The Master Plan for Signage is a comprehensive program to enhance the campus with attractive, coordinated, and functional signs that identify buildings and other locations and make it easier for people to find their way around FIT. The new signage enhances the collegeís identity and visibility in the neighborhood; aids wayfinding for students, employees, and visitors; and conveys FITís creative energy to the community and New York City.
The planís first phase covers external signage, including campus maps, building identification, wayfinding for key locations, and color building markers. The second phase addresses internal wayfinding and room numbers.
Why institute a Master Plan for Signage now?
As the FIT campus has grown and new buildings have been added, the lack of a systematic approach to signage has become more problematic. The new system will enhance the campus now, and easily accommodate new locations as the college continues to expand.
Will new signage appear inside the buildings as well as outside?
Phase One of the signage plan, to be completed in summer 2012, involves only the building exteriors. Phase Two, to be implemented over time, will encompass a comprehensive review of room numbers, floor directories, and internal wayfinding signs.
Whatís the reason for the color building markers?
A specific color has been assigned to each building to help with wayfinding. The colors will appear on the exteriors and interiors of the buildings, and maps and directional signs will be coordinated, making it easy to identify each building as you move around campus. The color palette was designed to be timeless and functional, and the color markers are a creative and welcoming counterpoint to the brutalist architecture of the campus.
Why use names instead of letters to designate campus buildings?
Though the FIT community has generally known the buildings by letters, several campus buildings are actually named for significant figures in the collegeís history. Itís important for FIT to be able to honor the collegeís heritage and recognize donors by using names. As a practical matter, as buildings are added, they will not be adjacent to existing buildings, so alphabetical naming no longer makes sense.
Who are the buildings named for?
They are named for individuals who have made significant contributions to the development of FIT or of the industries we serve.
David Dubinsky Student Center: Dubinsky was a labor leader who was president of the International Ladies Garment Workers Union (ILGWU) for more than 30 years. He helped create the Congress of Industrial Organizations (CIO),† a federation of unions that organized workers in industrial unions, and was a founder of the American Labor Party and the Liberal Party of New York in the 1930s and 1940s.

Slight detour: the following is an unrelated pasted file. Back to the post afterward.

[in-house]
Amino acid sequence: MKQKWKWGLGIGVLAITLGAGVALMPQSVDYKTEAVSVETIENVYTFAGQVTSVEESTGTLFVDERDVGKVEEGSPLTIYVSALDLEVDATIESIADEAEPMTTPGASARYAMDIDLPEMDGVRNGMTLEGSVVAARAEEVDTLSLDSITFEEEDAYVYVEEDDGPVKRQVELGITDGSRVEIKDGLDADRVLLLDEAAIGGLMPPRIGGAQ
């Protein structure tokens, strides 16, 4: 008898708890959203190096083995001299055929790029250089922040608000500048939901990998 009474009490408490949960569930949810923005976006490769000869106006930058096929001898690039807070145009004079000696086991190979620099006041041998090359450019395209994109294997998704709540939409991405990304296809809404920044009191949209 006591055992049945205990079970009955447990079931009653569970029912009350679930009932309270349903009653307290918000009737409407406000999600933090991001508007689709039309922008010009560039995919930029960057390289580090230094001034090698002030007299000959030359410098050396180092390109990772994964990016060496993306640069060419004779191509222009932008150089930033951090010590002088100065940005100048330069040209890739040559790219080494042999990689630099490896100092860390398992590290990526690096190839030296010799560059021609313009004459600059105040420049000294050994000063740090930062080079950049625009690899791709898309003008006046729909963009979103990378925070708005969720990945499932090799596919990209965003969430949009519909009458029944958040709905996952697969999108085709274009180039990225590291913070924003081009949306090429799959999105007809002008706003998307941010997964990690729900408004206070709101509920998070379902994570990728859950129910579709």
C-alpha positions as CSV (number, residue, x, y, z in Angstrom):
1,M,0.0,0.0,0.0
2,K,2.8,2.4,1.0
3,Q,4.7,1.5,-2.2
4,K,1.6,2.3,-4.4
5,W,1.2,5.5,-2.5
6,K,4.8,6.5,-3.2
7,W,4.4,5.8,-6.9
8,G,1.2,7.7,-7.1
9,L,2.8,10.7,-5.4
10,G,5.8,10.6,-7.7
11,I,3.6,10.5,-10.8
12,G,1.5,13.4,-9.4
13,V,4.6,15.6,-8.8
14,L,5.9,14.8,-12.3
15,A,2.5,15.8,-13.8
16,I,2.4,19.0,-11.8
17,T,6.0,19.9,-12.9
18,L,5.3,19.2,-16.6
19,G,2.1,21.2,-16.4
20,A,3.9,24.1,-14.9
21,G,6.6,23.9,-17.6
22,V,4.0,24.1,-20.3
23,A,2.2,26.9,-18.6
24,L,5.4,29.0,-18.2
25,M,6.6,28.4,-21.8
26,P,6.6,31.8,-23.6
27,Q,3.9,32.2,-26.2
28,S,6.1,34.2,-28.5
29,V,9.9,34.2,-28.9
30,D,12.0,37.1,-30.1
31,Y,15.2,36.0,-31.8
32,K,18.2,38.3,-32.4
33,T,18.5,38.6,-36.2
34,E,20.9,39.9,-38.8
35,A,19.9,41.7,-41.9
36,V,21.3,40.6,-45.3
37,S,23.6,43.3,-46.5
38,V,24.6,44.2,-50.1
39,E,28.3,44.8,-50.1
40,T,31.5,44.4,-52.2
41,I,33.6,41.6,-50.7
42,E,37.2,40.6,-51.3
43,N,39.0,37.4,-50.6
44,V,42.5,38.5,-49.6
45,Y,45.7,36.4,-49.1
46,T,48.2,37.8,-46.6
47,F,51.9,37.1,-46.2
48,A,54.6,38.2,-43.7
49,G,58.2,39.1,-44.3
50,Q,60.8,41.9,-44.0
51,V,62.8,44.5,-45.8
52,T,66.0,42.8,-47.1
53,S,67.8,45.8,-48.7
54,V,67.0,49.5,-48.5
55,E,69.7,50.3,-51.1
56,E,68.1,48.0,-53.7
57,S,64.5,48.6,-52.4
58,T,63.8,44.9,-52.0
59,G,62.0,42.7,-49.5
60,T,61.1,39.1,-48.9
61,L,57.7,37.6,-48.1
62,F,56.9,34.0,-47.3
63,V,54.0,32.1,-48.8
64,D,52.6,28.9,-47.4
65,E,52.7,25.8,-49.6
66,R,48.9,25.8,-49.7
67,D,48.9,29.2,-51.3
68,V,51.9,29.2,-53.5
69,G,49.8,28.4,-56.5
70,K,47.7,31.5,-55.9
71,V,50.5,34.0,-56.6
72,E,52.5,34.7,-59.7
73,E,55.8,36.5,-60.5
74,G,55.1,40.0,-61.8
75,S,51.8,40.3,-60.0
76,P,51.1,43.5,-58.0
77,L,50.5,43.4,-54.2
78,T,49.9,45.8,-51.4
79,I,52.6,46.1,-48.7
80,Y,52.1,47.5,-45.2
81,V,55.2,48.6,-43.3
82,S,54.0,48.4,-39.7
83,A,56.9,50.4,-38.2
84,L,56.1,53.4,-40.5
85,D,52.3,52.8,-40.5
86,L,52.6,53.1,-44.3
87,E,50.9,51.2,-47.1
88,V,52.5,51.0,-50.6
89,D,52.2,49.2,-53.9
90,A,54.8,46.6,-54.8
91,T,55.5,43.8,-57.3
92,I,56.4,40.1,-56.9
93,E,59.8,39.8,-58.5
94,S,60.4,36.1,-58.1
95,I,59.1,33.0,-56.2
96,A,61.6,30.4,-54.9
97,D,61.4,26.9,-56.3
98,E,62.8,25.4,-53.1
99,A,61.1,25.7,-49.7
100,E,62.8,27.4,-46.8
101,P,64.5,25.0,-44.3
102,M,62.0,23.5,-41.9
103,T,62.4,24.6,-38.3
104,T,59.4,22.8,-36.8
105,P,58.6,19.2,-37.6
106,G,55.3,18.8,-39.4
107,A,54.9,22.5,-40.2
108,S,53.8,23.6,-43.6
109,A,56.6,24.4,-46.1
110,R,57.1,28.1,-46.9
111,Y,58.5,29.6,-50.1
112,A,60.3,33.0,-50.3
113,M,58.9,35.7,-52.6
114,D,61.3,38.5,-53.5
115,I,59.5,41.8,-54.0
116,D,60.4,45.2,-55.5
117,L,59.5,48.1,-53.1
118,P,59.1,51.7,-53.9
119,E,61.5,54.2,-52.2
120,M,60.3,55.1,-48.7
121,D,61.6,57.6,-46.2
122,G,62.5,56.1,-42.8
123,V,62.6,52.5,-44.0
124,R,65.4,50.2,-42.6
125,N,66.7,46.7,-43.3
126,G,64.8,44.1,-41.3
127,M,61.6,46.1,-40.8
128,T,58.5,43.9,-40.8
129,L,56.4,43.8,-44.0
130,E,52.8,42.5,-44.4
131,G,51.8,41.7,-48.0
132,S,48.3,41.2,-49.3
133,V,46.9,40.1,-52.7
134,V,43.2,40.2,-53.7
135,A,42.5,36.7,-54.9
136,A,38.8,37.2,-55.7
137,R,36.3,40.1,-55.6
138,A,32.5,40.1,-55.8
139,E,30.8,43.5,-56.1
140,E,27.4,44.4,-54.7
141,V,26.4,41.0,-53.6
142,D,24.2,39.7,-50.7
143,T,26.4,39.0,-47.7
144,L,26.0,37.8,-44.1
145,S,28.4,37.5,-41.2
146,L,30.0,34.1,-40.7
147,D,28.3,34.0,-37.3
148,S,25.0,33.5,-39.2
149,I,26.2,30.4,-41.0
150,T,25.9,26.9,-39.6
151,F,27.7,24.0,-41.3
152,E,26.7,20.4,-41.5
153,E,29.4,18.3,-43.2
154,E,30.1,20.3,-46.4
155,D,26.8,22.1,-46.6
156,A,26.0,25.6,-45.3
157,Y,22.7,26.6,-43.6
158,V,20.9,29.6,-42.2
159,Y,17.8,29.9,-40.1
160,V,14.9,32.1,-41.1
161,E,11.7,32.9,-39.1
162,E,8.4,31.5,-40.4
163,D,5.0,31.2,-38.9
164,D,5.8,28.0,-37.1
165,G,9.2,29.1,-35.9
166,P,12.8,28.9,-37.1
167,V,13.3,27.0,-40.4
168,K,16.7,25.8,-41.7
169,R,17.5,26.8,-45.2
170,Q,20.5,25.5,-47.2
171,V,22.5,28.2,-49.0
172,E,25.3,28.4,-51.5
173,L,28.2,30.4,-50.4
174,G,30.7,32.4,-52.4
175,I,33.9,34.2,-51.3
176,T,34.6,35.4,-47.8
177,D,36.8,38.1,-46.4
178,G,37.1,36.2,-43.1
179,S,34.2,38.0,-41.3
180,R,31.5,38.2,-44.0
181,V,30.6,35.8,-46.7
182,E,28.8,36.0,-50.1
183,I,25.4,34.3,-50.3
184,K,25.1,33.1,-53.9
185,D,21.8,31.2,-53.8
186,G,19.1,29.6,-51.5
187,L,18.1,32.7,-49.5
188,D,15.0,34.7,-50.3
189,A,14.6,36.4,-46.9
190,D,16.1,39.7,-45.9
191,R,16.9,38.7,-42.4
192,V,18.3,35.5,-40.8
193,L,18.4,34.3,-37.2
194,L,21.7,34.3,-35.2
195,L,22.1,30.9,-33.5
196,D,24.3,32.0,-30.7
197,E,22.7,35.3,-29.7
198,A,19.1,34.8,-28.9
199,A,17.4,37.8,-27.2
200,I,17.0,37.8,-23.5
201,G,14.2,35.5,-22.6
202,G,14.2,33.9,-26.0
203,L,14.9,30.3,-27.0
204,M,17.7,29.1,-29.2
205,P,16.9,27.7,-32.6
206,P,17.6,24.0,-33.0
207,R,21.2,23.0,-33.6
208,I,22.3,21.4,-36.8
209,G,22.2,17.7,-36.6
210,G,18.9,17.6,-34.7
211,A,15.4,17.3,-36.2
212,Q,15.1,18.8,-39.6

Marvin Feldman Center: Feldman, FITís longest-serving president, held the position from 1971-92. During his tenure, the college began offering bachelorís and masterís degrees, enrollment grew to 12,000 from 5,000, and six new campus buildings were constructed, bringing the total to eight.
Fred P. Pomerantz Art and Design Center: Pomerantz was founder and former chairman of Leslie Fay, Inc., a leading New York producer of womenís apparel from 1974-82. He served on the Board of Directors of FITís Educational Foundation for the Fashion Industries from 1967-78. After his death in 1986, the building was named for him in recognition of a donation by his son, John J. Pomerantz, a former member of FITís Board of Trustees and foundation.
Shirley Goodman Resource Center: Goodman came to the college in 1949 to help draft the legislation making FIT part of the SUNY system. She was a key figure in the collegeís development and served for many years as executive director of FITís Educational Foundation for the Fashion Industries (now the FIT Foundation), a position she held until her death in 1991.
How can I find specific rooms on campus?
Rooms are designated by a letter and number. The letter prefix indicates the building, as follows:
This information, along with room numbers of key offices, will appear on campus maps posted around the college and on the collegeís website. A brochure will be available this fall.
How was the design of the new signage developed?†
Pentagram, the world-renowned design firm that designed FITís logo and branding materials, and has created signage programs for The New York Times, the Lower Manhattan Business Improvement District, and now a citywide effort for the Department of Transportation, worked in consultation with SHoP architects and color specialists to develop FITís master plan. The plan was developed with input from various college committees and presented to the campus community for feedback at several forums.
Where is funding for the new signage coming from?
The program is being supported with state capital funds, which were provided to the college as matching funds for the cityís support of campus projects. The project specifications were then finalized through a collaboration with DASNY and architects David Smotrich and Partners, LLP.†